Pinehurst Lookback: Stewart’s 1999 Victory Was a Beauty

Payne Stewart's putt to win the 1999 U.S. Open on the 18th hole at Pinehurst No. 2 is one of the iconic moments in the championship's history. (USGA/John Mummert)

Payne Stewart's putt to win the 1999 U.S. Open on the 18th hole at Pinehurst No. 2 is one of the iconic moments in the championship's history. (USGA/John Mummert)

Wednesday, May 28, 2014

By Dave Shedloski

“You beauty!”

As Payne Stewart punched the sky in euphoria, a second United States Open title secured with one final redemptive clutch putt, his two-word cry failed to rise above the din of a wildly cheering throng encircling the 18th green at Pinehurst Resort & Country Club’s Course No. 2. Stewart’s caddie, Mike Hicks, heard that familiar and wonderful exclamation, however, making his leap into his friend’s arms that much sweeter as they celebrated a moment that remains frozen in time.

Just one year after a bitter loss in the U.S. Open at The Olympic Club in San Francisco, Stewart captured the 99th U.S. Open with one of the most memorable finishes in the annals of the championship. Not only was his final stroke – a sure and true 18-foot par save that enabled him to edge Phil Mickelson by one shot – a thing of beauty, but so was his performance on the preceding two holes under arguably the most tormenting pressure of his career.

Hovering over his head as ominously as the gauzy mist that enveloped the North Carolina Sandhills that June afternoon was a cloud of disappointment that had shadowed Stewart for a full year. He had led after each of the first three rounds at Olympic only to be staggered by the remarkable rally of Lee Janzen, who authored the third-biggest comeback in U.S. Open history. Trailing by five strokes, Janzen won his second U.S. Open thanks to a final-round 68, while Stewart stumbled in with a 74.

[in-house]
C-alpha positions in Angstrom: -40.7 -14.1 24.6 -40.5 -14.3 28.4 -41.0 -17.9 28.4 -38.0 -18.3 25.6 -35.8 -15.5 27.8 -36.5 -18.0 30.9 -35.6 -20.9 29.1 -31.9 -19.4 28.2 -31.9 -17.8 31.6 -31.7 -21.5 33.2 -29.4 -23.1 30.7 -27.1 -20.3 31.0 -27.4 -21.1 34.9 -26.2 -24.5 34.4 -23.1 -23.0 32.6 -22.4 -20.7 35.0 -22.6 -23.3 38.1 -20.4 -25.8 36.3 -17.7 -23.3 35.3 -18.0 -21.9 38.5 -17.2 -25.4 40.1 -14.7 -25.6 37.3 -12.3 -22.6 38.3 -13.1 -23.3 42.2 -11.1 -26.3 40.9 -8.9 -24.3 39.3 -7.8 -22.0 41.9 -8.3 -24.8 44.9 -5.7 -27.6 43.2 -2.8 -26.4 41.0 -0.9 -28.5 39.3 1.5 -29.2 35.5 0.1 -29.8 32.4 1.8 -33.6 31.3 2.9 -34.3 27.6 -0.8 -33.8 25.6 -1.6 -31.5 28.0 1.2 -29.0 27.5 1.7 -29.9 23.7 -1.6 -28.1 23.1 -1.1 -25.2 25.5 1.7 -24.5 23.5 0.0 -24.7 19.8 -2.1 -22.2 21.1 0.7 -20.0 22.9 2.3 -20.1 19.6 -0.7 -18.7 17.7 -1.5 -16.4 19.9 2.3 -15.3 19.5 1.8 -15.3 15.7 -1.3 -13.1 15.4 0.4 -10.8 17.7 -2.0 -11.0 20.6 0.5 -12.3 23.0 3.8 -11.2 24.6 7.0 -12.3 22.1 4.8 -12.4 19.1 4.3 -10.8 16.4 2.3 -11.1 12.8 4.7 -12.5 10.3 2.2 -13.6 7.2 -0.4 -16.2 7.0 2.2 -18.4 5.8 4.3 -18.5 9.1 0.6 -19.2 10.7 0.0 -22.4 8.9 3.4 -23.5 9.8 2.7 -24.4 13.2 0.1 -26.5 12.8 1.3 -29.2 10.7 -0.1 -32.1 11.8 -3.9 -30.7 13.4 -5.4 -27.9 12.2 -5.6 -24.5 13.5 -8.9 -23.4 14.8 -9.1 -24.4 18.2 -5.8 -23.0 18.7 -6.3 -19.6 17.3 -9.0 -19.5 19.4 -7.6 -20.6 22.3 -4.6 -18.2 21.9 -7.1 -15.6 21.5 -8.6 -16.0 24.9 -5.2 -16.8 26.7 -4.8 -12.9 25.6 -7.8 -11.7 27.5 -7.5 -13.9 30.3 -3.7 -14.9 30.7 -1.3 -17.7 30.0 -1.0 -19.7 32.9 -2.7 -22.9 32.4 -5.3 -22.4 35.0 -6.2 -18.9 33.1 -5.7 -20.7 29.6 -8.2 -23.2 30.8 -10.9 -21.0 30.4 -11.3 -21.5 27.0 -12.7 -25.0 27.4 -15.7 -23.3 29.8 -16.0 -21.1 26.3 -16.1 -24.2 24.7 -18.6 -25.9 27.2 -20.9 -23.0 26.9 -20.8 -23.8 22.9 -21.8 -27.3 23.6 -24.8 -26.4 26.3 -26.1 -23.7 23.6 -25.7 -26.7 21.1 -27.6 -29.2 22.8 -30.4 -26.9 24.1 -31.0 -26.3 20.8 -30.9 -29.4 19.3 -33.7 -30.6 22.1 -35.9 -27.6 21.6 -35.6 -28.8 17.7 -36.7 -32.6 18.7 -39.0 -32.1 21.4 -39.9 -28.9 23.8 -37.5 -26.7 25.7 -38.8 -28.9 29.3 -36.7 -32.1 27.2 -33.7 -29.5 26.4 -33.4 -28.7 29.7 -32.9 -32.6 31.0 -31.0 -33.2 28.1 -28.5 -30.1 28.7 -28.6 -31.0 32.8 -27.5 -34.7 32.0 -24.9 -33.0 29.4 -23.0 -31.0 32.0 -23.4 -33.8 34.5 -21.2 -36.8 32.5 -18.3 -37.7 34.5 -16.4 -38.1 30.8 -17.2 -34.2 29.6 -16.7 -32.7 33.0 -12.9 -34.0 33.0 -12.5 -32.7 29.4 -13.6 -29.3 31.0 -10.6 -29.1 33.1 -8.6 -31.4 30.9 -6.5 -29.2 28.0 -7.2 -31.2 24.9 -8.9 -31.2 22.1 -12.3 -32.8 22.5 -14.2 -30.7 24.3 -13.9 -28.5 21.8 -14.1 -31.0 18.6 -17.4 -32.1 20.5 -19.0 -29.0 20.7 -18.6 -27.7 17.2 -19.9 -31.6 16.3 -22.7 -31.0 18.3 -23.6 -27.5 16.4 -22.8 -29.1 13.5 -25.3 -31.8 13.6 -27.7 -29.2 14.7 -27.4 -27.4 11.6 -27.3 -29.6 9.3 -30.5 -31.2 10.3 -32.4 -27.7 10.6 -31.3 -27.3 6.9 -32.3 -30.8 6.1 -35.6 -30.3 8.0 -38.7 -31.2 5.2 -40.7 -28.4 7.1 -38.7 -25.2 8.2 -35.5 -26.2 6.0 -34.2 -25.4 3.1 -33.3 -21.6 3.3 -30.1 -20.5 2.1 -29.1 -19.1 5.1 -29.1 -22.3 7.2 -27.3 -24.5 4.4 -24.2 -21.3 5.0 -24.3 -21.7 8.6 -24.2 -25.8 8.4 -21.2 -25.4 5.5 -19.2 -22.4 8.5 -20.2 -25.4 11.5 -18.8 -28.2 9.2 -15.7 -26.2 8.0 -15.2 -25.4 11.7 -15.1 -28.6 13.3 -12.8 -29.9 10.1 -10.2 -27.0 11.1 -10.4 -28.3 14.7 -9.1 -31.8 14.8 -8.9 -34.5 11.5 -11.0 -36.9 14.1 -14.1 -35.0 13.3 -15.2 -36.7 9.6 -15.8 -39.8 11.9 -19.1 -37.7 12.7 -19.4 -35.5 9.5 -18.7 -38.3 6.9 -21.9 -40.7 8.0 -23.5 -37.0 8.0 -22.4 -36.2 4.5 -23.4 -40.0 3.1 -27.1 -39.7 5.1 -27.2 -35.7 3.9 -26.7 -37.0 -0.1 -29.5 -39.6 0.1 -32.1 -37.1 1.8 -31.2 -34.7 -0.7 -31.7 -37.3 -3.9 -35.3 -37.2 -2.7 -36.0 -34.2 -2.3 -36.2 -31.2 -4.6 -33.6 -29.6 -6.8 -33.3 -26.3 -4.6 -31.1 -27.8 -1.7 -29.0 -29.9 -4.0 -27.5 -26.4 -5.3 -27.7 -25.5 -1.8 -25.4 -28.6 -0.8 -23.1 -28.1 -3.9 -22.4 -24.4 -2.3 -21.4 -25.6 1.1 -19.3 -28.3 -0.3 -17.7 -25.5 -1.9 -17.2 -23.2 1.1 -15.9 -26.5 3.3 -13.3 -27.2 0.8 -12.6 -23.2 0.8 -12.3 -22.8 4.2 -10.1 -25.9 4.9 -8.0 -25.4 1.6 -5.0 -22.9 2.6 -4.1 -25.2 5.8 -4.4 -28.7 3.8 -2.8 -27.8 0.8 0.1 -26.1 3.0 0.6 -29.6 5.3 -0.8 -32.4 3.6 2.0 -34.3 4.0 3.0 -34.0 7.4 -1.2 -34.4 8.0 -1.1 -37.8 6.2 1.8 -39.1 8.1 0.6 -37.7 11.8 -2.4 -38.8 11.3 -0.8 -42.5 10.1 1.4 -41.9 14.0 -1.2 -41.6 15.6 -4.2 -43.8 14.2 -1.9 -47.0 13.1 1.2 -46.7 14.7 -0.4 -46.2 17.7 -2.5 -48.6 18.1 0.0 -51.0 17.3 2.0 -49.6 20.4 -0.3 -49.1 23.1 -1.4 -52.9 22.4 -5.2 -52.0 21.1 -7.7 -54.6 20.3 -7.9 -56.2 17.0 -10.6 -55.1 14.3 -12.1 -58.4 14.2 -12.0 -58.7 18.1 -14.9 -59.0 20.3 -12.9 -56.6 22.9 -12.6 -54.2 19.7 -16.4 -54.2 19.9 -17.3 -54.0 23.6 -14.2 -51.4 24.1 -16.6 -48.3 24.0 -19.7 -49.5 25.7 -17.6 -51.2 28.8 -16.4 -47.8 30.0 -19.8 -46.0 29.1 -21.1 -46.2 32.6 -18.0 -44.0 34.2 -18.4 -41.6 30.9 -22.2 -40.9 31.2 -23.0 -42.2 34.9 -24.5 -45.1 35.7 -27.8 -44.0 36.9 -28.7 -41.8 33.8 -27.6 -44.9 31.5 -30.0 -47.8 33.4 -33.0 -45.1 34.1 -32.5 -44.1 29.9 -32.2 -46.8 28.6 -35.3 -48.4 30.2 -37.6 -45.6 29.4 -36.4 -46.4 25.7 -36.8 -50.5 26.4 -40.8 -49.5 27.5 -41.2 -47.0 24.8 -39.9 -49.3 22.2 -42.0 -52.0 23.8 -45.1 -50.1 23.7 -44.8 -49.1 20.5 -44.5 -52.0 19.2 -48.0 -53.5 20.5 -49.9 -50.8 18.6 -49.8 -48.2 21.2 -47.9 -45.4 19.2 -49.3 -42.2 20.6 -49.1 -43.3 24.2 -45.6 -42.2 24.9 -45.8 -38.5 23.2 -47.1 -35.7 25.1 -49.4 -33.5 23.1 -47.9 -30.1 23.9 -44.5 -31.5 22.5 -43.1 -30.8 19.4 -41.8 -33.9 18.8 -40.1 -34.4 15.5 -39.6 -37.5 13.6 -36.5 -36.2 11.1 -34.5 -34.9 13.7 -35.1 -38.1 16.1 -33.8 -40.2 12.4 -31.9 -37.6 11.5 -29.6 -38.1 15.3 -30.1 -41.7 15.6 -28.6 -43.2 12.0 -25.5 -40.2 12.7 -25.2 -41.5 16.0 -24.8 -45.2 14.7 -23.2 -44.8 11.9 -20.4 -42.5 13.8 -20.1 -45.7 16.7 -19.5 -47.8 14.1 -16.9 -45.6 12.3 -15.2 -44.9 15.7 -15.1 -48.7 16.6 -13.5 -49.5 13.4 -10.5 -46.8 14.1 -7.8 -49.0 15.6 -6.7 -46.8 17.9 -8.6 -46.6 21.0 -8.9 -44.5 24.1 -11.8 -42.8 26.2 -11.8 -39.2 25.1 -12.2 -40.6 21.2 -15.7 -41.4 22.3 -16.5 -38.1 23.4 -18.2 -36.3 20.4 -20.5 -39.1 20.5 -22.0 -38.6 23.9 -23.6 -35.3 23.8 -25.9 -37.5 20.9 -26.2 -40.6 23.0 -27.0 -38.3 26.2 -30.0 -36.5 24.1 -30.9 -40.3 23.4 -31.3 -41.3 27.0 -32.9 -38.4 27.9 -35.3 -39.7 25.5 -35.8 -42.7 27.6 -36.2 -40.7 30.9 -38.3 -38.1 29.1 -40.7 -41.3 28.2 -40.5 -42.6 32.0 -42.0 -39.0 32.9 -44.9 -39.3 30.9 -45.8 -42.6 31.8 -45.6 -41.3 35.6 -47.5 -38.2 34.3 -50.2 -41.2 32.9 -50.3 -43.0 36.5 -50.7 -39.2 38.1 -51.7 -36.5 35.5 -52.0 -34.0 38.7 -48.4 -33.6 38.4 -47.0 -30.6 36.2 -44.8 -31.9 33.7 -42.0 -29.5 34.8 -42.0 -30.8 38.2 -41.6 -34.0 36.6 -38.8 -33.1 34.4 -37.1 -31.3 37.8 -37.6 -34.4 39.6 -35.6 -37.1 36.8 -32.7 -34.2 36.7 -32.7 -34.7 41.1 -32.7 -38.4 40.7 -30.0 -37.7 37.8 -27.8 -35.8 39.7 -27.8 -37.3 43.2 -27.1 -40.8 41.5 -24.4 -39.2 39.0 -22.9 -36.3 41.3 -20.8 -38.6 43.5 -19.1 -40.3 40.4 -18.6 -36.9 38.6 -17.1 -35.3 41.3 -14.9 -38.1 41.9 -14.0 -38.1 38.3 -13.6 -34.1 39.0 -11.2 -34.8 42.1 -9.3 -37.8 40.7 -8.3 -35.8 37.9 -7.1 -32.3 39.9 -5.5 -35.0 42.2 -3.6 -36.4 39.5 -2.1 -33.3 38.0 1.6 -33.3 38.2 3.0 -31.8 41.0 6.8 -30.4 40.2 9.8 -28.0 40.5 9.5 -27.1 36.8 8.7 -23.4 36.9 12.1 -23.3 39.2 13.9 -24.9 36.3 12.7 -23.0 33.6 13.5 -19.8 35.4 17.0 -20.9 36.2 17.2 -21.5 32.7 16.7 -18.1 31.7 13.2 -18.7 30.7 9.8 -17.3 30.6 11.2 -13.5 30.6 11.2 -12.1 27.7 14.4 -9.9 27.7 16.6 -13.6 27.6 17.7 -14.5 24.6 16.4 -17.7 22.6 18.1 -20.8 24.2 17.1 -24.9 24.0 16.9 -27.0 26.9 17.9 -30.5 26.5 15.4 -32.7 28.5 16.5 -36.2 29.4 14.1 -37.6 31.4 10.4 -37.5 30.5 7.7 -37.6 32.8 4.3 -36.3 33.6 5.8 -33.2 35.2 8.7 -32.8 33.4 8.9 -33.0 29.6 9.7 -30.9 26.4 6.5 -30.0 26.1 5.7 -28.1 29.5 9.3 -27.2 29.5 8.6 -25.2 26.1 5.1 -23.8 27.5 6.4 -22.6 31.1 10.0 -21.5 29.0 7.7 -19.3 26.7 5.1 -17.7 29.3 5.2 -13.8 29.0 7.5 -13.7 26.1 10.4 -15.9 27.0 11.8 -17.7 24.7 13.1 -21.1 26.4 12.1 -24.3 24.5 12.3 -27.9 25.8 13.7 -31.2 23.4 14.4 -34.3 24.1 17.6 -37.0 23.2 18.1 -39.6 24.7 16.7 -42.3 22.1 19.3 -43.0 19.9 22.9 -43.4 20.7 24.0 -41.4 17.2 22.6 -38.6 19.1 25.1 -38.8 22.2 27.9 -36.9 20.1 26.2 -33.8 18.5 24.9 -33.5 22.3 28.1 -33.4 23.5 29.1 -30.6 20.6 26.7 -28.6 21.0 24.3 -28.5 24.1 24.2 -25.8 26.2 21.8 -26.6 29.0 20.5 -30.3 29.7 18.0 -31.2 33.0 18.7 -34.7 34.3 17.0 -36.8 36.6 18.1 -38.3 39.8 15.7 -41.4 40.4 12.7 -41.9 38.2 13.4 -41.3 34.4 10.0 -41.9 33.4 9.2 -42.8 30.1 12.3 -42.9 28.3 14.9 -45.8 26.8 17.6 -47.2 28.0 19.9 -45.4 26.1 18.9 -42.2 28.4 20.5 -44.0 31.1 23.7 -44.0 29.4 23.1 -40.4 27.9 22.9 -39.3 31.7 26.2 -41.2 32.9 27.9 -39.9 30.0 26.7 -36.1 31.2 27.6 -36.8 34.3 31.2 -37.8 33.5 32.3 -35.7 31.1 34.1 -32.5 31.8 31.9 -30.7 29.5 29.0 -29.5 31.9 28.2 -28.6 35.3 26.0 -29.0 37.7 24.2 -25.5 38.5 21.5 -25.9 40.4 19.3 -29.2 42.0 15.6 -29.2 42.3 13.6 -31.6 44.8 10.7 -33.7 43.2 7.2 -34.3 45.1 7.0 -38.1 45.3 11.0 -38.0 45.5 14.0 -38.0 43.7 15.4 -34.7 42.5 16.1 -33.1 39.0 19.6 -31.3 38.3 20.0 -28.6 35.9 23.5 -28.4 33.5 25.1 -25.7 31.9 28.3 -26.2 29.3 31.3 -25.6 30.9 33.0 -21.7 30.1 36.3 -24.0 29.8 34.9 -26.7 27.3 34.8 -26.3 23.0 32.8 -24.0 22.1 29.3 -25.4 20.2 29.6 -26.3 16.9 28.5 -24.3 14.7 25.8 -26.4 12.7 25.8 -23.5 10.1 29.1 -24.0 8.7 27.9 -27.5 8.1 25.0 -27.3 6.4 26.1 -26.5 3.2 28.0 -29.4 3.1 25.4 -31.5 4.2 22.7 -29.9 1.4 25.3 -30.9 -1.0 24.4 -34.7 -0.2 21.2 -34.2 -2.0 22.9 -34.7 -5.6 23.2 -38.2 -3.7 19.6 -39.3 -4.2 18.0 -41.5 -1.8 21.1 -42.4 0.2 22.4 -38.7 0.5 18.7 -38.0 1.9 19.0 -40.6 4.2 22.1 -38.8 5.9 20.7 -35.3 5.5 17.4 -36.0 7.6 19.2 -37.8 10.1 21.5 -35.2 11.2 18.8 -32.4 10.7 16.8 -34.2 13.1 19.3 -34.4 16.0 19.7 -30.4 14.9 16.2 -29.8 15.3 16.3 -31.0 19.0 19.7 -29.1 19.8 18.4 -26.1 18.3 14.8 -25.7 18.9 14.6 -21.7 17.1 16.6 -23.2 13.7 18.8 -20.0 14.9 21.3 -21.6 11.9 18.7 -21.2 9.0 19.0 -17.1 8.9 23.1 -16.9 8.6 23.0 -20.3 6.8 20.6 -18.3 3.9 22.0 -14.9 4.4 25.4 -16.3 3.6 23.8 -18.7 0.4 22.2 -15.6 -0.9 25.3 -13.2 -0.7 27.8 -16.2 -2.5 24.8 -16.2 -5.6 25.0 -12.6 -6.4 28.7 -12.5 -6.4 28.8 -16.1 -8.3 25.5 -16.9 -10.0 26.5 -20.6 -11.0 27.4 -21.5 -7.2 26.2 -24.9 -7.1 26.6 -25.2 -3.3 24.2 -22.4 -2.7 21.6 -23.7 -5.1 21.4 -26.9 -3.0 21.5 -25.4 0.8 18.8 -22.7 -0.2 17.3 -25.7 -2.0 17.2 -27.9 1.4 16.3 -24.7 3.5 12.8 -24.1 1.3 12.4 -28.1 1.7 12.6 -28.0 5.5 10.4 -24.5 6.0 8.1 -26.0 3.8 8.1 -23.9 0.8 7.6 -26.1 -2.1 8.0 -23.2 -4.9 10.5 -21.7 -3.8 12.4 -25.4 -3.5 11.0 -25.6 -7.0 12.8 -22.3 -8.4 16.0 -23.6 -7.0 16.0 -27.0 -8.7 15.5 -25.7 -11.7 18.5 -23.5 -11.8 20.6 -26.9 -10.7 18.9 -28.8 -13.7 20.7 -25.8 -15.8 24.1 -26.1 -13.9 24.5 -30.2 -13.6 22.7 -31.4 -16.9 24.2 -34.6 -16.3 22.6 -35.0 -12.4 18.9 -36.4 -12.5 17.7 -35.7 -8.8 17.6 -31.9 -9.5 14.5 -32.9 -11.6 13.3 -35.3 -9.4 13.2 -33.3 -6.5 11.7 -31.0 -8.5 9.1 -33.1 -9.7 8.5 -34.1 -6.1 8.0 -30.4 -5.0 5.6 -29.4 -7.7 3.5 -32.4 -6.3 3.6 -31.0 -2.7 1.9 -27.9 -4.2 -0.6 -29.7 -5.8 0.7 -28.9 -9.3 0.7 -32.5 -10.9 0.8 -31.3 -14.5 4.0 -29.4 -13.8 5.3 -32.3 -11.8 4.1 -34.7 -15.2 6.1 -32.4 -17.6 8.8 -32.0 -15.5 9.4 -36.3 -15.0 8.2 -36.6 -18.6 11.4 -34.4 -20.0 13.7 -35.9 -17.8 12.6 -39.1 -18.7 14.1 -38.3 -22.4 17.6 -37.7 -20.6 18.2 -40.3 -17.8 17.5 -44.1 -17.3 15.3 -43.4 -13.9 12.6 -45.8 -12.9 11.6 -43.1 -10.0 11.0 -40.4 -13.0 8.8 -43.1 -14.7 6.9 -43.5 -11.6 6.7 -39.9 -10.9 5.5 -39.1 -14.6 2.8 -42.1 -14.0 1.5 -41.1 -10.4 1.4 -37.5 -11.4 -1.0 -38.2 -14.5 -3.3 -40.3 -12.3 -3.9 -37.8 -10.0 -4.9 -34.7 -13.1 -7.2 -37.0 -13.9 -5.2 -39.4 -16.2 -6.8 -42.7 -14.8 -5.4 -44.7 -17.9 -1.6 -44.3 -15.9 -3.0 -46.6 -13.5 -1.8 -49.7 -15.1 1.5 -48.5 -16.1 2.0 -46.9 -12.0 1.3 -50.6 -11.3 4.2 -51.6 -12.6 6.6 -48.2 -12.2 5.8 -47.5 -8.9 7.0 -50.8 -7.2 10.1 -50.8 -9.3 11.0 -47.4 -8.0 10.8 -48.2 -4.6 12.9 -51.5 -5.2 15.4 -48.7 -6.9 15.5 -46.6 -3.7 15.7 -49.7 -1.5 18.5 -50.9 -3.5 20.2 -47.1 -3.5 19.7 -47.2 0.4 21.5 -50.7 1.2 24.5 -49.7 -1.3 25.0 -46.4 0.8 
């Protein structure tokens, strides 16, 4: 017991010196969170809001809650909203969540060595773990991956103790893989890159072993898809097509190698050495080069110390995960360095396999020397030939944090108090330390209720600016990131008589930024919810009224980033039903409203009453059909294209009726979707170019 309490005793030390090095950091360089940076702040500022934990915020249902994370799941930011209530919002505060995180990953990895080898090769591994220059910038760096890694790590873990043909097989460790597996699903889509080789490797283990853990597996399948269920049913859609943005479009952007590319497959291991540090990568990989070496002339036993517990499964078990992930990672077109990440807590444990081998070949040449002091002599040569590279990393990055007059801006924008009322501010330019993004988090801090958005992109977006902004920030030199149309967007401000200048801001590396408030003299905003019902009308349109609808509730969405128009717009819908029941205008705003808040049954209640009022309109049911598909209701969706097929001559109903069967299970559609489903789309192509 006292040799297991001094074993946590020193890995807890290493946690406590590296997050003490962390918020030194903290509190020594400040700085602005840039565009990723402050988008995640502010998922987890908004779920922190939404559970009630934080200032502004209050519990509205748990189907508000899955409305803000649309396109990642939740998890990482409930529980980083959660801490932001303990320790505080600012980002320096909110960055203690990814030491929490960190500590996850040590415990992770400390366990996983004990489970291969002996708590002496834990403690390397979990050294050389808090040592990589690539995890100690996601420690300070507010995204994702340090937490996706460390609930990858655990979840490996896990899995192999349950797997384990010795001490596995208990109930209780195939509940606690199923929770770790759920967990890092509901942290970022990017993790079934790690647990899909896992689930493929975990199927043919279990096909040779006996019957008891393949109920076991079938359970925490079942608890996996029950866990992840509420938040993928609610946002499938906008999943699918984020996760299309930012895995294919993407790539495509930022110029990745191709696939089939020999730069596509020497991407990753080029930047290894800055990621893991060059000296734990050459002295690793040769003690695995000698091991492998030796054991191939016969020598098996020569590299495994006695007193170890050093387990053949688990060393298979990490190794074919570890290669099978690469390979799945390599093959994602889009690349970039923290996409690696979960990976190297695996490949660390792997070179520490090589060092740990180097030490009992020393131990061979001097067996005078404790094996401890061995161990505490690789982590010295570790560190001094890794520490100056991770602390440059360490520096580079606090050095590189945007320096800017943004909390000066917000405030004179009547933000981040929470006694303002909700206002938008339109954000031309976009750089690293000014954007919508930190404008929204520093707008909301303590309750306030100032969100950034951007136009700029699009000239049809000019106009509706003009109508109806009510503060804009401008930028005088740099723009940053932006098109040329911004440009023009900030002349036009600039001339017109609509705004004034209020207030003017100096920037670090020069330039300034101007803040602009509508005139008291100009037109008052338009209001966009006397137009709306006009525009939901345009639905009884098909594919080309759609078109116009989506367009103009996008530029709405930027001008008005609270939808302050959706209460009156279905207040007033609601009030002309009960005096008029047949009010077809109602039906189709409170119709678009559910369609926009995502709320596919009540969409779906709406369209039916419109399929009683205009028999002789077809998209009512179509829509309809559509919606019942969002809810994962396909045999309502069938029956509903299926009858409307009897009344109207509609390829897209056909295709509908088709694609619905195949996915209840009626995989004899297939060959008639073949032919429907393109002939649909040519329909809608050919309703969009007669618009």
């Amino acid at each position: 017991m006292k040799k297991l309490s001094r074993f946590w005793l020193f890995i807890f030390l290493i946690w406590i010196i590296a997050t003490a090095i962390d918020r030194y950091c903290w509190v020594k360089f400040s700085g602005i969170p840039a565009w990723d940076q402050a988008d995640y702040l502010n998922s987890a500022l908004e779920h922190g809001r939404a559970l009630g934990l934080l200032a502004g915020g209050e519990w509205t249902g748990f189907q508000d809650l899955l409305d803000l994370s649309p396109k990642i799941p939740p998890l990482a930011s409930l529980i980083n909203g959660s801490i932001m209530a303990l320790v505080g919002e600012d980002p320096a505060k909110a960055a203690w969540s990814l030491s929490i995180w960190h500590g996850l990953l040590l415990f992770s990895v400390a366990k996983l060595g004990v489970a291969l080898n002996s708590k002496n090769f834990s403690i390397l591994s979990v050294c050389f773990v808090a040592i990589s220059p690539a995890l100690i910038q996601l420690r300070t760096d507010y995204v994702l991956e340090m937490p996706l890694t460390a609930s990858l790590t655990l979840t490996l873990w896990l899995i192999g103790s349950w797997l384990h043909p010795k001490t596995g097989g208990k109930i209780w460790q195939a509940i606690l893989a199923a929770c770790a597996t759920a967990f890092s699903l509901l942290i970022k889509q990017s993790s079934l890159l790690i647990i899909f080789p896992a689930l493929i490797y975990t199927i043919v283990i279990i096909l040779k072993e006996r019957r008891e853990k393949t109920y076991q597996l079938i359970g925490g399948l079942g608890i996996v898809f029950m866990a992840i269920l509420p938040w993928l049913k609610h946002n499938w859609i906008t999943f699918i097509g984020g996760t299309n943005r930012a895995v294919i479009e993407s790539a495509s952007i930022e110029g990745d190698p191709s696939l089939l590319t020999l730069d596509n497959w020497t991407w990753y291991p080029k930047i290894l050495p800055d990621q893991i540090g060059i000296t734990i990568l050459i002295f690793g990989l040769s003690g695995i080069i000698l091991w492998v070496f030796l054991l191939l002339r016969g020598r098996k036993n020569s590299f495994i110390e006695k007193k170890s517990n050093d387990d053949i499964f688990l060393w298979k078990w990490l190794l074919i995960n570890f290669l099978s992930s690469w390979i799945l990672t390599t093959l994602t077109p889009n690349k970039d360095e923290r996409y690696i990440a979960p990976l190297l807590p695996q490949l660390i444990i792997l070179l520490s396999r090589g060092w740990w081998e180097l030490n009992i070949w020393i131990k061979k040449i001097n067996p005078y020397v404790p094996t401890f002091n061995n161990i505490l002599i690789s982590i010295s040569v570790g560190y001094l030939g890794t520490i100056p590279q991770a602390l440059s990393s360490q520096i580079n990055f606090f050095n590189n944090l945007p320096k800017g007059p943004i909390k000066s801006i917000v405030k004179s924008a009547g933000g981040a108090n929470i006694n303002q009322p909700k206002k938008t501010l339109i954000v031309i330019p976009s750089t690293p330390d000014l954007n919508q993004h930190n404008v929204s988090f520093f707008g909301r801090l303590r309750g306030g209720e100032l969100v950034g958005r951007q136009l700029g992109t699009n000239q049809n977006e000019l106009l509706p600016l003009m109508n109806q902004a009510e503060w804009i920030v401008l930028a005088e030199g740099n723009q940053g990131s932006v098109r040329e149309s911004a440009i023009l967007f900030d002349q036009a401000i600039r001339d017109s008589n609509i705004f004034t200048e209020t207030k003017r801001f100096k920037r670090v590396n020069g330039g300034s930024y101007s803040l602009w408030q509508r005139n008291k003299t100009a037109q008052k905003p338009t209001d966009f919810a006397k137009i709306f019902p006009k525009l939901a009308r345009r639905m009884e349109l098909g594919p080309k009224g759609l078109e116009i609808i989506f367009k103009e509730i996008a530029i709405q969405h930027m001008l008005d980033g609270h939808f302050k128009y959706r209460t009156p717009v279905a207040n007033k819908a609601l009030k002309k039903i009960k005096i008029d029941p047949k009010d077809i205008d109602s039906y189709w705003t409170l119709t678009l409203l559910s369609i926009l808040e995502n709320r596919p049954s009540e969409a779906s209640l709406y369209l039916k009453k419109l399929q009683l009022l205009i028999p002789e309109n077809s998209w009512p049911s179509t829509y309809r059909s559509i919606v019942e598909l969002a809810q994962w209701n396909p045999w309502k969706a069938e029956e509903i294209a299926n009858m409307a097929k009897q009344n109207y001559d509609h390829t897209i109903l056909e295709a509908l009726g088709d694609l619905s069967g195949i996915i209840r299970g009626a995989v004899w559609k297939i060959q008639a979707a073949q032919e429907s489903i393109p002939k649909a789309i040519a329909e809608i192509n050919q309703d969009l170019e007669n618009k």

So, naturally, when Stewart joined Mickelson for a share of the second-round lead at Pinehurst and then nosed ahead for the outright lead after 54 holes, the main storyline was clear. Either Stewart was going to cement his place in championship history or further his reputation as a player who had captured a couple of majors, including the 1991 U.S. Open, but had largely fallen short too often to overlook. When he arrived at Pinehurst, Stewart owned 25 second-place finishes on the PGA Tour compared to 10 wins.

“There was so much pressure on Payne that I can’t even put it into words. It was something we both could feel without saying anything. I can almost still feel it,” said Hicks, recalling that enervating final day, which would turn out to be Stewart’s last in the championship – he and five others were killed four months later in a Learjet crash after the plane’s cabin depressurized.

“The thing I remember most about that week was how much in a zone of concentration he was in,” said Hicks. “He struggled with that. But he was playing well, hitting it so much better than he did in ’98. He didn’t have control of his golf ball at Olympic, and it caught up to him that last day. In ’99, he was playing great golf. Still, he had a lot to overcome.”